UK TV review: The X-Files Season 11, Episode 8 (Familiar)
Ivan Radford | On 20, Mar 2018Reading time: 3 mins
Warning: This contains spoilers.
The X-Files’ 11th season has been an enjoyable blend of absurd retcons and attempts to break new ground. For those who were deterred by last episode’s near-silent technophobic comedy, genuinely unlike any other episode of Chris Carter’s long-running sci-fi series, Familiar will be much more… familiar.
The episode takes us, in time-honoured fashion, to a remote community in the middle of Connecticut, where a boy has gone missing in the woods. It’s the kind of scenario that needs little introduction to modern TV viewers – missing children are rife on our screens, from Save Me to Missing, and there’s a real emotional trauma that goes with such a loss. If the notion of a small village torn apart by the grief and suspicion that accompanies such an event recalls Broadchurch, though, The X-Files quickly reminds us that this is a long way from that; we immediately see the cause of the boys’ disappearance, and it seems to involve a life-sized version of “Mr. Chuckleteeth”, perhaps the freakiest kids’ TV character you’ve ever seen.
Is someone dressing up as Mr. Chuckleteeth and luring children away? That’s the kind of logic that sets in, as the young boy’s mother, Diane, is frantically trying to find where her son as gone to. His dad, Rick, meanwhile, is a policeman, which means that the child’s brutal murder automatically calls in the FBI. And so Mulder and Scully take their signature approaches to the mystery: Mulder suggests some kind of beast, while Scully is more taken with the scientific evidence that the boy was shaken to death, likely to have been carried out by a human than a demonic predator.
A possible suspect looms in the form of Melvin, a man who is on the convicted sex offender register and also has a history of working as a clown at children’s parties. That news soon gets around and the community swiftly decides he’s their culprit. The result is a depiction of mob mentality that leads Mulder to deliver a timely lecture on the importance of the legal process, and the American value of being innocent until proven guilty – unfortunately, while it’s a general truth worth remembering in life, such talk inevitably carries connotations of the #MeToo movement currently sweeping society, a vital and important cause that its detractors try to dismiss as a “witch-hunt”.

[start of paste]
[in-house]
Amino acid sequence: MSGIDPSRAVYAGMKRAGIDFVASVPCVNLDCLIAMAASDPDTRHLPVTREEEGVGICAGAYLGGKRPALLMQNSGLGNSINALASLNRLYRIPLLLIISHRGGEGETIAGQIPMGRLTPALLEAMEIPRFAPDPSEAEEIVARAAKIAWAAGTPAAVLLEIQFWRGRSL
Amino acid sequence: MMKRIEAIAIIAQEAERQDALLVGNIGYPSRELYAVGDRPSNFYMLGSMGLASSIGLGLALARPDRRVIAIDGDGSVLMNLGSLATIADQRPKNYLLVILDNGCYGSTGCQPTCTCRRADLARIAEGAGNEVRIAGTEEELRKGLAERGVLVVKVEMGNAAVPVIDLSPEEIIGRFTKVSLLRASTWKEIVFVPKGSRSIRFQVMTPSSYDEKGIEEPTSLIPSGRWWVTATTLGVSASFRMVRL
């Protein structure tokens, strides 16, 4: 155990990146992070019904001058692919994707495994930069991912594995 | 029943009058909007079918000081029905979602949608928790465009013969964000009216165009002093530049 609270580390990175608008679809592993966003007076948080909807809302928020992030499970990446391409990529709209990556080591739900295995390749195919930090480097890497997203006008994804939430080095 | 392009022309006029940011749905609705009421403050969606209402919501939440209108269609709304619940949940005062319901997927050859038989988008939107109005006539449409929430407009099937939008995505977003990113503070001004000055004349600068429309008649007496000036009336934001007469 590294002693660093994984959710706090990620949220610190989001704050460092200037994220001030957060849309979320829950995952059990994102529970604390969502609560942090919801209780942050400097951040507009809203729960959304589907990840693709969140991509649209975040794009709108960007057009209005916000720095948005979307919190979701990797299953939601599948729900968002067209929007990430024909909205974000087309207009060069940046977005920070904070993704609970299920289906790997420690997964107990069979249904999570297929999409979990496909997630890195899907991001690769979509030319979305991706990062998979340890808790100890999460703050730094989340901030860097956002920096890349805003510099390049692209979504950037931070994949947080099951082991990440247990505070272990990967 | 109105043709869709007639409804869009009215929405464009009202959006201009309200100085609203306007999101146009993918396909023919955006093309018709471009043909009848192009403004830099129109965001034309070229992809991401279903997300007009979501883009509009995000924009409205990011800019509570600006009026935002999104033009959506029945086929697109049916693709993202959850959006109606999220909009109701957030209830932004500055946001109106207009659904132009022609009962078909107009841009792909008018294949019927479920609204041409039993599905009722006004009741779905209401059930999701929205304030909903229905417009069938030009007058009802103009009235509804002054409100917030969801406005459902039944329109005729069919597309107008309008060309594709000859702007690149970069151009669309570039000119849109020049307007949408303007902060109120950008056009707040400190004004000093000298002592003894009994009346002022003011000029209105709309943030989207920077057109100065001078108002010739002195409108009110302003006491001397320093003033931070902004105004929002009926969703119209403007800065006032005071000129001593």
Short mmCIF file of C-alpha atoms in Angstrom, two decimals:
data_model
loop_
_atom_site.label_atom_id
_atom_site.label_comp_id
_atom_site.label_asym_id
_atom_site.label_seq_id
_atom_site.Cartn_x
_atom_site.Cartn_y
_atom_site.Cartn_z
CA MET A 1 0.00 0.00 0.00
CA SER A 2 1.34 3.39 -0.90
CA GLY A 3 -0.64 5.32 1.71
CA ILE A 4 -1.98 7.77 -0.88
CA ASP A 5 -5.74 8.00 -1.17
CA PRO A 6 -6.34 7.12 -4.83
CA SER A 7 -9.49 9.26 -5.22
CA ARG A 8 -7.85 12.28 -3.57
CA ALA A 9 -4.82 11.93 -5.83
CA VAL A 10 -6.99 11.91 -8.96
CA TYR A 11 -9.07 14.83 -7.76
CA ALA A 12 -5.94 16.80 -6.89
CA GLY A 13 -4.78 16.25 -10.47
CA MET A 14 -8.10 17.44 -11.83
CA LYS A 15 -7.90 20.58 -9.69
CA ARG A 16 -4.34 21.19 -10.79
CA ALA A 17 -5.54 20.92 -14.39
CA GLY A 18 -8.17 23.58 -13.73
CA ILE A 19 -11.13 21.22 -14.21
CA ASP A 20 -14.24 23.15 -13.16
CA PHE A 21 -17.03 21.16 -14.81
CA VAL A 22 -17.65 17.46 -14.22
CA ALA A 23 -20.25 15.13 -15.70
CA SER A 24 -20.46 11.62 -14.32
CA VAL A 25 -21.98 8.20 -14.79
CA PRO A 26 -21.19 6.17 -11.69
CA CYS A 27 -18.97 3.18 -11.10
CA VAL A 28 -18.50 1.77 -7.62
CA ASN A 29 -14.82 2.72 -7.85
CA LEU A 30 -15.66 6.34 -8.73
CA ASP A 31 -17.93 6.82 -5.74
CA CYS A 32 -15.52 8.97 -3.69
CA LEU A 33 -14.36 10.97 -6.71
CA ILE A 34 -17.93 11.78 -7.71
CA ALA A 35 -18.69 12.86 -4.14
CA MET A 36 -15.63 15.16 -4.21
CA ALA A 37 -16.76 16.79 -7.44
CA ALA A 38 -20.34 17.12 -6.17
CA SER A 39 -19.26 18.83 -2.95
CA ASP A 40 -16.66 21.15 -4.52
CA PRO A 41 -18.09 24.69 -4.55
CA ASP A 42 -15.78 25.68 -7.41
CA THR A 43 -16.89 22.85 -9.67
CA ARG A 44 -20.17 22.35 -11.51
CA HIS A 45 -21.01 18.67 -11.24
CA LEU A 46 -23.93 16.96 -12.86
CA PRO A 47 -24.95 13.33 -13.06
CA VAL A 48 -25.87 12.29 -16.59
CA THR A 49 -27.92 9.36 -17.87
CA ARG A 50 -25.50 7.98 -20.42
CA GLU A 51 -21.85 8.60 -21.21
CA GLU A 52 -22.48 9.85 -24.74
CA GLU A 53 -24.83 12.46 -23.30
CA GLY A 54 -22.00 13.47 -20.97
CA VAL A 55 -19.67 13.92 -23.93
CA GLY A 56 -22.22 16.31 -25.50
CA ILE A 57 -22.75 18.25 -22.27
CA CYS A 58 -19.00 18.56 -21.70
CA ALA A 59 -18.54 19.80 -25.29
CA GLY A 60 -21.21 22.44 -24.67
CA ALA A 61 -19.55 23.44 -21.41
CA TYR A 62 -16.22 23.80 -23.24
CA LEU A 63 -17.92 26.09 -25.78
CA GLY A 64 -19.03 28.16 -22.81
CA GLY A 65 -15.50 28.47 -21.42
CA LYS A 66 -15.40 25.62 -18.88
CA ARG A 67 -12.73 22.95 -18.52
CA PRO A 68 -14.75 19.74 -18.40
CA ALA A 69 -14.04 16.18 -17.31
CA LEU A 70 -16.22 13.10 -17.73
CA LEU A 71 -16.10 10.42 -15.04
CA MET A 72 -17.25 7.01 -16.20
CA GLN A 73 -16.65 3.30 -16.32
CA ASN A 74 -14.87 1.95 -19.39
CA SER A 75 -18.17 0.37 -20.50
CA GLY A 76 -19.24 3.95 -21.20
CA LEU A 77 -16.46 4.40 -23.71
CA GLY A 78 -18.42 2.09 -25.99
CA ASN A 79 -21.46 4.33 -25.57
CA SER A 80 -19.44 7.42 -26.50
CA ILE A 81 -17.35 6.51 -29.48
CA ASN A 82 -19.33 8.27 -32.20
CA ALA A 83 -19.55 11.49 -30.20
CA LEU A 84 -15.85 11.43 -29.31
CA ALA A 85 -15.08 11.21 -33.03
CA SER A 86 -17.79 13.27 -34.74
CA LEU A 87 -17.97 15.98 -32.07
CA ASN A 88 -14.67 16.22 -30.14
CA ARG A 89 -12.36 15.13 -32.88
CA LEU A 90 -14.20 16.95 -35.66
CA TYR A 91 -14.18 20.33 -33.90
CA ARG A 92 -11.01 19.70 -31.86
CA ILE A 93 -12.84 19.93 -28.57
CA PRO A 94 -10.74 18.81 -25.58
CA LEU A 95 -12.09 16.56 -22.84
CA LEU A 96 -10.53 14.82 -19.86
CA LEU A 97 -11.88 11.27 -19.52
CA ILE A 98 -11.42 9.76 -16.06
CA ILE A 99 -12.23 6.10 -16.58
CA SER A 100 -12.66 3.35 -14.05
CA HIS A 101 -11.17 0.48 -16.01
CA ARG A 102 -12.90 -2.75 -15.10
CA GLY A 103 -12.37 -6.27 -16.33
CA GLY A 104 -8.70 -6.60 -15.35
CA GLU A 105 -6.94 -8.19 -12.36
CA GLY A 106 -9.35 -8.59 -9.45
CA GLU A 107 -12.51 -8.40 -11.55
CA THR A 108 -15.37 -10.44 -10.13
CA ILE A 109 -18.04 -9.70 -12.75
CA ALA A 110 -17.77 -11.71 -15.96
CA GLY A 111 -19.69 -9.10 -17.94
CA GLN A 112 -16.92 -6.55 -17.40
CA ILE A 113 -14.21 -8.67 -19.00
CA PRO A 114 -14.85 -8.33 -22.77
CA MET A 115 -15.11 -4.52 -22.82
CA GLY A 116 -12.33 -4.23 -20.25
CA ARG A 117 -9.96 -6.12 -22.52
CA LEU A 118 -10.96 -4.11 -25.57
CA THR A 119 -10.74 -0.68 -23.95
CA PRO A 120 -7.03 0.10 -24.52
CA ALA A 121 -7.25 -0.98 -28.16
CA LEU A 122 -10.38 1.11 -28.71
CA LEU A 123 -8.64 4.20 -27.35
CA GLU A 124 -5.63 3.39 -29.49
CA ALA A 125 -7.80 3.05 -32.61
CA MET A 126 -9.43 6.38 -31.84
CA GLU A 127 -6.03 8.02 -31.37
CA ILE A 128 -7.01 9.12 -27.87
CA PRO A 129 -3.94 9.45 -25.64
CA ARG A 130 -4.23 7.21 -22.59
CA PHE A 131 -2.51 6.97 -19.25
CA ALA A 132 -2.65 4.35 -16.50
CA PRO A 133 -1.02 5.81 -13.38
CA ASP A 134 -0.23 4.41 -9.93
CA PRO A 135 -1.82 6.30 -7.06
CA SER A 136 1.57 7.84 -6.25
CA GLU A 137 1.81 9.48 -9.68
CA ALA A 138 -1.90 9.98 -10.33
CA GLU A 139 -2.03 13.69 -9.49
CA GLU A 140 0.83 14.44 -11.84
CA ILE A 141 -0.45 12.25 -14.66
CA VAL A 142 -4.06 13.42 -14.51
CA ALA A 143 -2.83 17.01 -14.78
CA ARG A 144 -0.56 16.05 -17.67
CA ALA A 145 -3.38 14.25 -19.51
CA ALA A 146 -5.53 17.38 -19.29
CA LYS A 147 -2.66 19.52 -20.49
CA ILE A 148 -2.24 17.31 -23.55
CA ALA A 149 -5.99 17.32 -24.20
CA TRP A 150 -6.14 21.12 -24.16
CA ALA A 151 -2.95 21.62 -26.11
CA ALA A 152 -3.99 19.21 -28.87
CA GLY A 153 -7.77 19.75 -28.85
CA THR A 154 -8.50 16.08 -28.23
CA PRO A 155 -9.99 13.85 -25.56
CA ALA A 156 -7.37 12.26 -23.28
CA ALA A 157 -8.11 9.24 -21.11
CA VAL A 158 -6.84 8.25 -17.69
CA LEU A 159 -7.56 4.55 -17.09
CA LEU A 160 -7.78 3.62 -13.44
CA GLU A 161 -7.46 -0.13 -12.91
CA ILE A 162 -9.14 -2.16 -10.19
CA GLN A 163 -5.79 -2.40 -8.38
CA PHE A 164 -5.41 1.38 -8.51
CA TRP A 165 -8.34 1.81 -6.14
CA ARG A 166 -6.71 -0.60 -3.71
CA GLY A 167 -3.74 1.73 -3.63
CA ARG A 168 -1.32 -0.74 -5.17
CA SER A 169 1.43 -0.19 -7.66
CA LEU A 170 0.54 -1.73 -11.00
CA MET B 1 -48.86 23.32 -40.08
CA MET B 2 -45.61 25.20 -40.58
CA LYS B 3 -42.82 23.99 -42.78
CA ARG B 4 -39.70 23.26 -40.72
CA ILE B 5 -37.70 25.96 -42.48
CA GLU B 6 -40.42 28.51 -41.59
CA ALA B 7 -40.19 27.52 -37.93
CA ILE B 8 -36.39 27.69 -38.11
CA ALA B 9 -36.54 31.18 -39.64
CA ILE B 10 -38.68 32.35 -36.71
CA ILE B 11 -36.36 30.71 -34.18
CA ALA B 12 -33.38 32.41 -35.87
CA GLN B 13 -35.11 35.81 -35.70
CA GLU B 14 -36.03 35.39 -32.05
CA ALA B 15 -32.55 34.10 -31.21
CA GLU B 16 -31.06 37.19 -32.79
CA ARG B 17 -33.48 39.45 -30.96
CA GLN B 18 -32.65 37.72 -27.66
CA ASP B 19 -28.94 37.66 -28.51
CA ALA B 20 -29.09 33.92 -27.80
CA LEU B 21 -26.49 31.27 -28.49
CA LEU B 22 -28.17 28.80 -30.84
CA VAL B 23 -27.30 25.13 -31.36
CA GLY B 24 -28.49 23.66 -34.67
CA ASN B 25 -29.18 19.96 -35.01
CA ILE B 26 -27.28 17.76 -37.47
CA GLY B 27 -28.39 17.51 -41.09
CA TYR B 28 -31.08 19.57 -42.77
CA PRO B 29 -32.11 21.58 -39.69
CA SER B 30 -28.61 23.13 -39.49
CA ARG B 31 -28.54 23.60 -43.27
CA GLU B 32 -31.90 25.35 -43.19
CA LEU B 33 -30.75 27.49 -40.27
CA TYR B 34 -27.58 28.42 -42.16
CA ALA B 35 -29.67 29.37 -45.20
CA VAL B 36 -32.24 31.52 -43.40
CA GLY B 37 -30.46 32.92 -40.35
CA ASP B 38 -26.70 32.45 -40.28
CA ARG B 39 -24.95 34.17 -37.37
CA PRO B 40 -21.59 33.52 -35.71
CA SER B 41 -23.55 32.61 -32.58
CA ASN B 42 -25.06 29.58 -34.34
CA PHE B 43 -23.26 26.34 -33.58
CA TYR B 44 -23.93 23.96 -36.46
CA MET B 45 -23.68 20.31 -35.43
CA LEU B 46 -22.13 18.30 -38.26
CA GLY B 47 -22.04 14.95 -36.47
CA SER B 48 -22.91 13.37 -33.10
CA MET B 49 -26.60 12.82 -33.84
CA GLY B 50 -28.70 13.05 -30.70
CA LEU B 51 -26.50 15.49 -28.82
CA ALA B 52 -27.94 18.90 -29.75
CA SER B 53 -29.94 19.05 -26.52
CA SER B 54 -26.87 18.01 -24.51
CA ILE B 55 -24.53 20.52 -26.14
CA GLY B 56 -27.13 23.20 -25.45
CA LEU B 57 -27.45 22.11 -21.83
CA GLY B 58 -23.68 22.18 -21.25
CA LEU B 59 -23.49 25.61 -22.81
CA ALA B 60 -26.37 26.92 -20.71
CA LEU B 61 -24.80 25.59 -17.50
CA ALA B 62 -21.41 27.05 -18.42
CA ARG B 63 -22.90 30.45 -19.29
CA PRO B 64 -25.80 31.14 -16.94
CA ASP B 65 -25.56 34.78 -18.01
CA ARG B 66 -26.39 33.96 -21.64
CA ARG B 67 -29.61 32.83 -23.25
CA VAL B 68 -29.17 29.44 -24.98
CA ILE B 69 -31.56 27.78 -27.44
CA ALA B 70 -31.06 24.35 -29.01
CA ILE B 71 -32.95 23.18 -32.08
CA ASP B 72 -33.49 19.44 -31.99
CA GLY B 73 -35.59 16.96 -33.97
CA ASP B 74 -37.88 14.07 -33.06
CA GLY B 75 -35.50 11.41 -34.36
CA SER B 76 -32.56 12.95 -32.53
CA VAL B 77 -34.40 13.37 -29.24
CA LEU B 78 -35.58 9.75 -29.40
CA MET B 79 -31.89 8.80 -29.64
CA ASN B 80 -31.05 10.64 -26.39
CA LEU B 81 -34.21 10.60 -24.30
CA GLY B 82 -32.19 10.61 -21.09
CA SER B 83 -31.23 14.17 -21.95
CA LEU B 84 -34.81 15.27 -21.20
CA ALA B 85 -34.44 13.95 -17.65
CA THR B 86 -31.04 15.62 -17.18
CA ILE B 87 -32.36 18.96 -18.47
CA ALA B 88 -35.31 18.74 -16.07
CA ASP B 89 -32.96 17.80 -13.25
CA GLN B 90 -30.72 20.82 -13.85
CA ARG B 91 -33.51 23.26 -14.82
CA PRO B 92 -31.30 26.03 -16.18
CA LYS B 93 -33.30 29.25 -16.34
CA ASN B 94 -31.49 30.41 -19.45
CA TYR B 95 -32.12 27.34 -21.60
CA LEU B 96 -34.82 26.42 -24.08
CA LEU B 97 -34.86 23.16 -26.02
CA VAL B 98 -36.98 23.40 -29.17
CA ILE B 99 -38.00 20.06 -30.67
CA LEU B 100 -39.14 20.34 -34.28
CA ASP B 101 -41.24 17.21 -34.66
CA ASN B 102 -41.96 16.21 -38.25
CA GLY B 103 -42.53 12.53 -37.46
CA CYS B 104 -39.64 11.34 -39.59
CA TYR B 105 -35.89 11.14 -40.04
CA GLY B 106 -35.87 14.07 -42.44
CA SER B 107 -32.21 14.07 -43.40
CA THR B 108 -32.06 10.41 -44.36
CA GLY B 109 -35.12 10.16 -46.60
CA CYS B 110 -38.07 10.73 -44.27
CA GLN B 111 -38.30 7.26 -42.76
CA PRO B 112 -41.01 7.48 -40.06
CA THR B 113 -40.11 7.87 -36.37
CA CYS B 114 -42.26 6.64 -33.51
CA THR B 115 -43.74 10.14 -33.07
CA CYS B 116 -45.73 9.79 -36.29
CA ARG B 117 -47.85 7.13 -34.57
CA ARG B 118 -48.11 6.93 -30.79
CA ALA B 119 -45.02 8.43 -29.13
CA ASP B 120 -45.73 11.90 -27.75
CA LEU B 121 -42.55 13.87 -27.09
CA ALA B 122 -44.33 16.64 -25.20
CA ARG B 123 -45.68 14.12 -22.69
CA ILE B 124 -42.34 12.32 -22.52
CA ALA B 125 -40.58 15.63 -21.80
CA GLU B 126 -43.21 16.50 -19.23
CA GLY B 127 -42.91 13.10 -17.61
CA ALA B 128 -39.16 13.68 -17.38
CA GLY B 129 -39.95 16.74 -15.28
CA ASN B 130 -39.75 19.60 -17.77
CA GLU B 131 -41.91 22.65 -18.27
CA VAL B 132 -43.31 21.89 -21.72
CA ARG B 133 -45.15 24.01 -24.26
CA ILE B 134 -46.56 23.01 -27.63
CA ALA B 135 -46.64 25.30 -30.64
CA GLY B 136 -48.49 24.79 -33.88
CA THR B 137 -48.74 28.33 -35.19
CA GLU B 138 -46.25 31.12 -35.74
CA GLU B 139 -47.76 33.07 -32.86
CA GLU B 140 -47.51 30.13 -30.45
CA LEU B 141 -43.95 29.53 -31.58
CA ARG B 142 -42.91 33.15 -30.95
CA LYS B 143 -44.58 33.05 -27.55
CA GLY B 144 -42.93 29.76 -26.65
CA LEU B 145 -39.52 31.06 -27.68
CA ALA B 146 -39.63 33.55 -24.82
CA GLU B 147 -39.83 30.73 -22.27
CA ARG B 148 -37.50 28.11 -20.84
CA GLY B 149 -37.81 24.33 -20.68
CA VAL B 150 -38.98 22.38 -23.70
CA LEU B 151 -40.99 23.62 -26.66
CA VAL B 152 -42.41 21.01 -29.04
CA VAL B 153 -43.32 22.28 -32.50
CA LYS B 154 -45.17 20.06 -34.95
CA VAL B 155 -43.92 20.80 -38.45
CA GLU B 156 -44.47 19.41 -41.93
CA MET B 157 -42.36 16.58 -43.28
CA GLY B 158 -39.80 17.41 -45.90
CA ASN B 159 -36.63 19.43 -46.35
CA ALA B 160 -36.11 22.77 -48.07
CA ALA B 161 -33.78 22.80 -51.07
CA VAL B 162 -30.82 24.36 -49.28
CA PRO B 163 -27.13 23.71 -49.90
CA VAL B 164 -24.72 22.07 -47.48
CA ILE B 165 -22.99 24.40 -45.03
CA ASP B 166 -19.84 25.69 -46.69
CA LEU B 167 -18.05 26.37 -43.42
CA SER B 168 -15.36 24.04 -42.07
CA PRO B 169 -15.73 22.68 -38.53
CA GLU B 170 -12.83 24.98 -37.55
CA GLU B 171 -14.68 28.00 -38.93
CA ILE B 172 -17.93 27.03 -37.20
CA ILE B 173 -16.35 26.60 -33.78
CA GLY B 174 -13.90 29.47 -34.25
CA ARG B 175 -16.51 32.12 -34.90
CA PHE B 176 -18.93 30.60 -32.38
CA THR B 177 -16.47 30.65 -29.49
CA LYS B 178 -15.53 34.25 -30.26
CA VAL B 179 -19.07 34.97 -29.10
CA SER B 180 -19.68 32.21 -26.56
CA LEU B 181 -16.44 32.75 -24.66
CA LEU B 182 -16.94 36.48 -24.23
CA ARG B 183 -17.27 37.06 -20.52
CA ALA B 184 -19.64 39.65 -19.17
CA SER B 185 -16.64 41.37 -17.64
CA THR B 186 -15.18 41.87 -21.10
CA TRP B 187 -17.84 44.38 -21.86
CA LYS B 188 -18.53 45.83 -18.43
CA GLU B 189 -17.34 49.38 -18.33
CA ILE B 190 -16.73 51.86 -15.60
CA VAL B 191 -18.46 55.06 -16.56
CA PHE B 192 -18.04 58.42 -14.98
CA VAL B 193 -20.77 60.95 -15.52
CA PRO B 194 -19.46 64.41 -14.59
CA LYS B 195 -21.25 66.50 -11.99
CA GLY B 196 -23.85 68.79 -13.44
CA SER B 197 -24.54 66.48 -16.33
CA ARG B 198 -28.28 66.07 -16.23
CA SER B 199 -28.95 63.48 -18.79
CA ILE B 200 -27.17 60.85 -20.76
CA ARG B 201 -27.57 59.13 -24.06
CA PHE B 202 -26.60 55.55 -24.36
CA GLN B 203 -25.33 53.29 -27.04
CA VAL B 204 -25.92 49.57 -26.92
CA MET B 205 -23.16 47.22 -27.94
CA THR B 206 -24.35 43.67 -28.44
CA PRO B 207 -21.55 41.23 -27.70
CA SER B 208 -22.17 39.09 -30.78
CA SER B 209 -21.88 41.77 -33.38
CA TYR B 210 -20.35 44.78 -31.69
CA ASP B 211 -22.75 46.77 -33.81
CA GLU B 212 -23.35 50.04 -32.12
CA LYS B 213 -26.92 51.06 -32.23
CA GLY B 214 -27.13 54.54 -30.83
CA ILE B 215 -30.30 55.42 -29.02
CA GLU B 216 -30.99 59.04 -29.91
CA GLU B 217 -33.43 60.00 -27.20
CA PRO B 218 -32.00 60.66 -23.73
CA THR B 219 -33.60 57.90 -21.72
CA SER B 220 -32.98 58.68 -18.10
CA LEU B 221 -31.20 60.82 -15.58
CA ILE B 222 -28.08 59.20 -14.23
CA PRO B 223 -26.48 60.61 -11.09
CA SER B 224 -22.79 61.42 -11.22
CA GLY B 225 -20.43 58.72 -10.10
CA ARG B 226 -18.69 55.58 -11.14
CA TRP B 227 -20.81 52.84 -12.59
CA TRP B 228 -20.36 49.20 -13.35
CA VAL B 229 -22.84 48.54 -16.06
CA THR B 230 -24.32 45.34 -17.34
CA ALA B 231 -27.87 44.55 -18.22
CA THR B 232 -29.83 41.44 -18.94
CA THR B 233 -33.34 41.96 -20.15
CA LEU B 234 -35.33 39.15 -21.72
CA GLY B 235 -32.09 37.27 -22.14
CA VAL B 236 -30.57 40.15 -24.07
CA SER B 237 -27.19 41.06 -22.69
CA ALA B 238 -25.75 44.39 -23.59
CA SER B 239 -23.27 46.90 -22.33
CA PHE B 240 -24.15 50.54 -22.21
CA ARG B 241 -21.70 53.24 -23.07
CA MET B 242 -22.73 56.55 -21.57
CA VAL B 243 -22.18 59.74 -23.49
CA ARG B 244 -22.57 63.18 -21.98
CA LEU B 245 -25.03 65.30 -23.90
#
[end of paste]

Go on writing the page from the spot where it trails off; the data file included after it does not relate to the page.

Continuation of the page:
The idea that Fox Mulder, a man scarred by his own past grief, would be on the side of the accused, not the victim, rankles as much as the unfortunate timing of his witch-hunt defence. It helps, though, that because this is The X-Files, any mention of a witch-hunt automatically comes with the potential of the word “witch” being meant literally. There’s a missed opportunity, perhaps, to go further with the plot than a mere commentary on trial by hearsay, with the underlying theme of trying to find William shaping this season – a brief aside about Mulder having a child who’s grown-up gives David Duchovny something more rewarding to sink his teeth into. But if this is the most standalone case-of-the-week case of the season so far, there’s a refreshing quality to being able to just enjoy The X-Files on undemanding auto-pilot. Gillian Anderson, for one, is clearly enjoying the knowingly daft dialogue, as our duo go through the usual motions and weigh up the weird evidence, and things escalate into a satisfyingly fiery conclusion. The result is far from a classic chapter in Season 11, let alone The X-Files as a whole, but it’s a spooky, quick-paced hour that genuinely leaves a creepy impression. Who says familiar is a bad thing?
Episode 8 of The X-Files Season 11 is available on My5 until 19th April 2018